Category — pop culture detox

You Betta Recognize That It’s FAR Better To Be A Divorced Mother Than A Never-Married Mother With Out Of Wedlock Children

Welcome to the sixth installment of an ongoing series of You Betta Recognize posts. A recent conversation raised a number of points that can’t be emphasized enough to young African-American women and girls. Especially those young Black women and girls who are at risk of being confused by the Fantasy Island arguments raised by the crabs-in-a-barrel, unwed Baby Mama Mafia who had their children out of wedlock (oow). Instead of wanting future generations of African-American girls to have better lives, Baby Mama Mafia members want to see other young Black women fall into that same trap of unnecessary hardships. Deborrah Cooper talked about this in her video, Crabs in a Barrel: Baby Mommas That Want Others To Suffer Too. She told the plain truth!

If you know any naive young African-American women, please send them to this post so they can hear some details the Baby Mama Mafia won’t tell them.


The Horrors Of OOW Paternity Cases
While responding to a reader named Hodan, I said,


You said, “I agree, marriage is a beautiful union, even if 50% of the people get a divorce, at least they were married once.”

I’m always annoyed to hear AA slaves who are busy breeding throngs of oow children talk this mess about divorce. What they pretend not to understand is that even in cases of divorce, women and children are automatically protected simply because of the original marriage!

For just one example, in my jurisdiction, the children born to a woman during the course of a marriage are legally PRESUMED to be her husband’s children. He’s legally presumed to be their father. And it’s on the husband to produce evidence that the child is not his! This means that the husband is automatically assumed to be responsible for the financial support of any children born to his wife during his marriage.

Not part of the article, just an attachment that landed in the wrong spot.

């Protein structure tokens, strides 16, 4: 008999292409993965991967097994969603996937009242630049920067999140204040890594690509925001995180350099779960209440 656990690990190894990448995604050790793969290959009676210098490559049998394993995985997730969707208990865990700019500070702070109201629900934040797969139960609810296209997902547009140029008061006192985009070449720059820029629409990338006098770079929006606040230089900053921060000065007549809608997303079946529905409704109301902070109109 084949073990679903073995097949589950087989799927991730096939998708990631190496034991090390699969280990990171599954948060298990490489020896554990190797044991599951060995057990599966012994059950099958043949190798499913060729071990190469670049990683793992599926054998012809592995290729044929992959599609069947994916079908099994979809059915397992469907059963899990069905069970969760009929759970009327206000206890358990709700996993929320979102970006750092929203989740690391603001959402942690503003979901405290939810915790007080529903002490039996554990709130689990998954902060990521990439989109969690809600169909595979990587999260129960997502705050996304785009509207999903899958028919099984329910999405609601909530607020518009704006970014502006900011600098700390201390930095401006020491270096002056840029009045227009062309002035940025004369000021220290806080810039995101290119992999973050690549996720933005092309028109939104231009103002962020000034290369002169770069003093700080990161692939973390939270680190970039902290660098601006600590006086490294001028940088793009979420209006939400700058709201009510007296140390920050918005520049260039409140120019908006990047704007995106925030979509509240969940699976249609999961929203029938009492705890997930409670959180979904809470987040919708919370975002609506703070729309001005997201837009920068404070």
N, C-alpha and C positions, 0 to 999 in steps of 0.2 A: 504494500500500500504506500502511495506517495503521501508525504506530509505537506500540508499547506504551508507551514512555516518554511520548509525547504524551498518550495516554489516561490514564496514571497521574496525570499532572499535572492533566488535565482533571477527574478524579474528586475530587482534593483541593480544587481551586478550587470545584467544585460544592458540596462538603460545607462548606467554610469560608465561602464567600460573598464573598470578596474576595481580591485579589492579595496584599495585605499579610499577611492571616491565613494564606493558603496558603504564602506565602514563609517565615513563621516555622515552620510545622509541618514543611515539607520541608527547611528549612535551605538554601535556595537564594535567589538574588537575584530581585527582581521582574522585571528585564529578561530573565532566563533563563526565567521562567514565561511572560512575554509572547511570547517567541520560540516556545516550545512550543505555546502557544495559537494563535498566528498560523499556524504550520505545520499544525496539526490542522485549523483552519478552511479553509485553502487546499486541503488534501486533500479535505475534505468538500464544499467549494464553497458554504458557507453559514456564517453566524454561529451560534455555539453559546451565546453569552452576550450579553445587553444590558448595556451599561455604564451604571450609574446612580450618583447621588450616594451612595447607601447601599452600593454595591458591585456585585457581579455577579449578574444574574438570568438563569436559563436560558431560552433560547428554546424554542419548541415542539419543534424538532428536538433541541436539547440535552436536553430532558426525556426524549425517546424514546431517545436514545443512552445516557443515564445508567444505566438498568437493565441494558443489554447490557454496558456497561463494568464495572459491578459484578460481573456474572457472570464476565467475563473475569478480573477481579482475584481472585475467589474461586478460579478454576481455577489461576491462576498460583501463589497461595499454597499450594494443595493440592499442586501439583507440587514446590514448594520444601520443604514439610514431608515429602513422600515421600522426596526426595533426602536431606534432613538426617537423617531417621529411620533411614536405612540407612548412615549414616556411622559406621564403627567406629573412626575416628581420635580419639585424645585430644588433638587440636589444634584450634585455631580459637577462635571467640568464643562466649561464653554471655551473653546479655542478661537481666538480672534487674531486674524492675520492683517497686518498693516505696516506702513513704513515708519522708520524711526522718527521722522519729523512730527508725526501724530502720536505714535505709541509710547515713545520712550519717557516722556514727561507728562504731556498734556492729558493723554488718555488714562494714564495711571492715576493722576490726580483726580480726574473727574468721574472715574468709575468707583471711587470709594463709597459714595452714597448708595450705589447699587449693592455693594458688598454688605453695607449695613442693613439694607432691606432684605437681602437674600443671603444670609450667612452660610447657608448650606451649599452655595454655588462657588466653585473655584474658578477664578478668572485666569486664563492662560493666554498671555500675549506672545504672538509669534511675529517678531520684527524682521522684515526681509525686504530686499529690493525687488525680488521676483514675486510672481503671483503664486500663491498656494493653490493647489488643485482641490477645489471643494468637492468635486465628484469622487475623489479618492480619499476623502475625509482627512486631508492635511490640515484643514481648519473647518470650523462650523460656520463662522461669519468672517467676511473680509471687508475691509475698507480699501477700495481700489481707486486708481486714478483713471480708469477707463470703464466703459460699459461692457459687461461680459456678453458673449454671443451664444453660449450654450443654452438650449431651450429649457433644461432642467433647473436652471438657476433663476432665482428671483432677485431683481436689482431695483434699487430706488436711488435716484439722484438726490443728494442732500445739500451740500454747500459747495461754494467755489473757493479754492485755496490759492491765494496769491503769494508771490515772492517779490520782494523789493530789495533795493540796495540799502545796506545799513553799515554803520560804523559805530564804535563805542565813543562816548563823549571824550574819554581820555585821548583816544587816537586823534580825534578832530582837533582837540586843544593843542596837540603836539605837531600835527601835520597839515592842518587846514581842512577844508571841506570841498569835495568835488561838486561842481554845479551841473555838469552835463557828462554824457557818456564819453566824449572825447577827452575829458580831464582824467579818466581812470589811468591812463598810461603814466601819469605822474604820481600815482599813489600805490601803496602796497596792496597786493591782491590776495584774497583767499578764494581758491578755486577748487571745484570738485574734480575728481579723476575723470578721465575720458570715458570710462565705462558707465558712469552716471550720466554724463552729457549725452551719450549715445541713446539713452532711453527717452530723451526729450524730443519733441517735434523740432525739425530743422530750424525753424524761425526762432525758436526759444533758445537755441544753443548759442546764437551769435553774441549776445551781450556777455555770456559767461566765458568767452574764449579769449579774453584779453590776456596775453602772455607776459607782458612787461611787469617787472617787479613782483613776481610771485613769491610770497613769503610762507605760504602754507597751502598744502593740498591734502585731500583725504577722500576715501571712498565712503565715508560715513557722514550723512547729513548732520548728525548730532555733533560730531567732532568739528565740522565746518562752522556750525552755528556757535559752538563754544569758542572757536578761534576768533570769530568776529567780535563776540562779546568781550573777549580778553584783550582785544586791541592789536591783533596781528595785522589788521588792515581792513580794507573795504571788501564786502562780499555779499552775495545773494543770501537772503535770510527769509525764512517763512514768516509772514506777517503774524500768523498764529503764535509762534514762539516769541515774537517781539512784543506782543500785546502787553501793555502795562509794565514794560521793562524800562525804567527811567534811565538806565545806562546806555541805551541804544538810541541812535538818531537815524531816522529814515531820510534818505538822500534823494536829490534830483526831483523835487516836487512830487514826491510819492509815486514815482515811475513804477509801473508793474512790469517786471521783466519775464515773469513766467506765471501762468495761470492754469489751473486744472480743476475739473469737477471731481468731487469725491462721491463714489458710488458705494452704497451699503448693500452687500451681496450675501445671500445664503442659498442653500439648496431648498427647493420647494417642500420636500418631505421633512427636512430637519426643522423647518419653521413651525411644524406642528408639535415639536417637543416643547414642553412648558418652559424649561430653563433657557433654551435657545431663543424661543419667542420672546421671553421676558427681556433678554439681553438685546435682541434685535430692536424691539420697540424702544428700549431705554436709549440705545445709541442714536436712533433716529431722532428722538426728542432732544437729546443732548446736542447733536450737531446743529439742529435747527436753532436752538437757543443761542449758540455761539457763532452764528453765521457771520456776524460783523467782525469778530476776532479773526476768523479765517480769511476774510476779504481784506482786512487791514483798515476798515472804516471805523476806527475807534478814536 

For women seeking child support, that’s a huge difference. There’s a big difference between a married woman and her children benefiting from the legal presumption that the husband is the father; as opposed to an unmarried woman having a greater risk of being subjected to interrogatories (legal questionnaires) and depositions (being questioned under oath) about the dates and other details of her sexual encounters with the man she claims is her baby daddy.

In the past, I’ve defended men in oow paternity cases, and have done opposing depositions of unmarried women who had oow babies. I found those proceedings to be extremely unpleasant for everybody involved. I do my best to fulfill my duty to zealously defend my clients. All of them. For me, worst of all with those paternity cases was when I subpoenaed the diaries of those baby mamas who kept them—and then had to read through those diaries. Just in case there were references to other alleged sexual partners during the period of the oow child’s conception. {skin crawling at the memory}

THIS type of experience is what women set themselves up for when they have  oow babies, and then try to get child support from an unwilling baby daddy.